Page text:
I’m also a huge fan of the aspect level system, where your abilities evolve based on how you fight. There’s a huge difference between agility level one and two and it makes all your effort seem worthwhile when your progression actually rewards you with greater running speed and better jump capabilities. It just seems like after you finally ding level two in all your skills, the leveling slows to a crawl. Sure, you can dive back into the main story missions, but that’s only so entertaining. Especially when a lot of your objectives involve infiltrating Cell strongholds, activating a beacon, and running away. Rinse, repeat, go to bed. The repetition really starts to wear on you during the solo experience, but a couple of friends can make this much more entertaining.
There’s just enough content in here to keep you going, if only to see what new abilities levels four and five have in store for you. I see this as a decent single-player experience, but the real fun is in the co-op.
(Everyone’s a critic)
The game has you detonate nine beacons that destroy “freaks” around the city, and when you try to plow through these detonations, you start to feel like it’s more of a chore than anything fun you would do out of pure will. Around the time you detonate the fourth beacon, you’ll find yourself realizing that you’re doing the same thing over and over, though Ruffian tries to trick you into thinking things are different because the Cell soldiers and freaks are getting tougher – this isn’t the case. While they may seem like they’re getting more difficult, they’re actually just getting upgraded with a few weapons from your previous arsenal, and in fact are still pretty easy to get rid of.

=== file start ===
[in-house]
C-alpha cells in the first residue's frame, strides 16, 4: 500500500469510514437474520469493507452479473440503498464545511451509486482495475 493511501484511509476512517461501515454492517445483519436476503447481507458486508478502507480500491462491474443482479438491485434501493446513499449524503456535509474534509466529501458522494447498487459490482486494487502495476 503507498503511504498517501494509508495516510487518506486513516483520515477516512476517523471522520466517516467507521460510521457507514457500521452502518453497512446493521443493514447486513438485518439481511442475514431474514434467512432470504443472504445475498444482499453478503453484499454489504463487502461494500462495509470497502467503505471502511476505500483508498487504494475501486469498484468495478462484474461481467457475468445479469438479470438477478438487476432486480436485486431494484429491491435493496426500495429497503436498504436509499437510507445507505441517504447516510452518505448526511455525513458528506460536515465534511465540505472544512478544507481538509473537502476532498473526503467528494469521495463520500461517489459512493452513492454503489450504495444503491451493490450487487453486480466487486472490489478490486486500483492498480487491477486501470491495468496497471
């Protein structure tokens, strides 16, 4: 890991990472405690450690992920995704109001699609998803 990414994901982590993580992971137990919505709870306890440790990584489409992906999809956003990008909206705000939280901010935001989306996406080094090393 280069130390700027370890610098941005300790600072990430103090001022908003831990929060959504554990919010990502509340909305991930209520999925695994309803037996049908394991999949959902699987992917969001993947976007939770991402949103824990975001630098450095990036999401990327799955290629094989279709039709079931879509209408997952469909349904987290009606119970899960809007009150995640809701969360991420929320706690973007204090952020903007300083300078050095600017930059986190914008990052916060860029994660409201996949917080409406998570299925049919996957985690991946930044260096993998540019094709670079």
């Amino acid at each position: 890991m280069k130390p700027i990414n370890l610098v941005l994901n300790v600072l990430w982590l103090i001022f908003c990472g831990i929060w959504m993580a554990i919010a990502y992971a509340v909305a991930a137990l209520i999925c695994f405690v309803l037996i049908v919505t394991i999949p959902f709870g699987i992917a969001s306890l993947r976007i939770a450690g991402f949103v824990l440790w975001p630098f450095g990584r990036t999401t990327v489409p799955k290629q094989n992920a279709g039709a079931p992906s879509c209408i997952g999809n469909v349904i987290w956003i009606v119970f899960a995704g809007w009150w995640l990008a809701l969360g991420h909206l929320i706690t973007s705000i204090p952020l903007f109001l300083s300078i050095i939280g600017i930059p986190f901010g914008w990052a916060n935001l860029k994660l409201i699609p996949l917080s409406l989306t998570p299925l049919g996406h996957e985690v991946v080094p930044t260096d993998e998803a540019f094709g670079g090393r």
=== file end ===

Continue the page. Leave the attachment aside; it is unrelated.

Crackdown 2’s multiplayer experiences, while complimentary to the single player mode of the game, feel as if it’s the main course. Sure, the two are technically one and the same, as any single player game can become multiplayer if another player jumps in, but playing the game co-operatively actually opens up a variety of new things you can do together that would be near impossible to achieve alone. The game even encourages you to play co-operatively with Xbox Live orbs that can only be gained with another player, but Crackdown 2 doesn’t really make you feel like grabbing these orbs is at all necessary.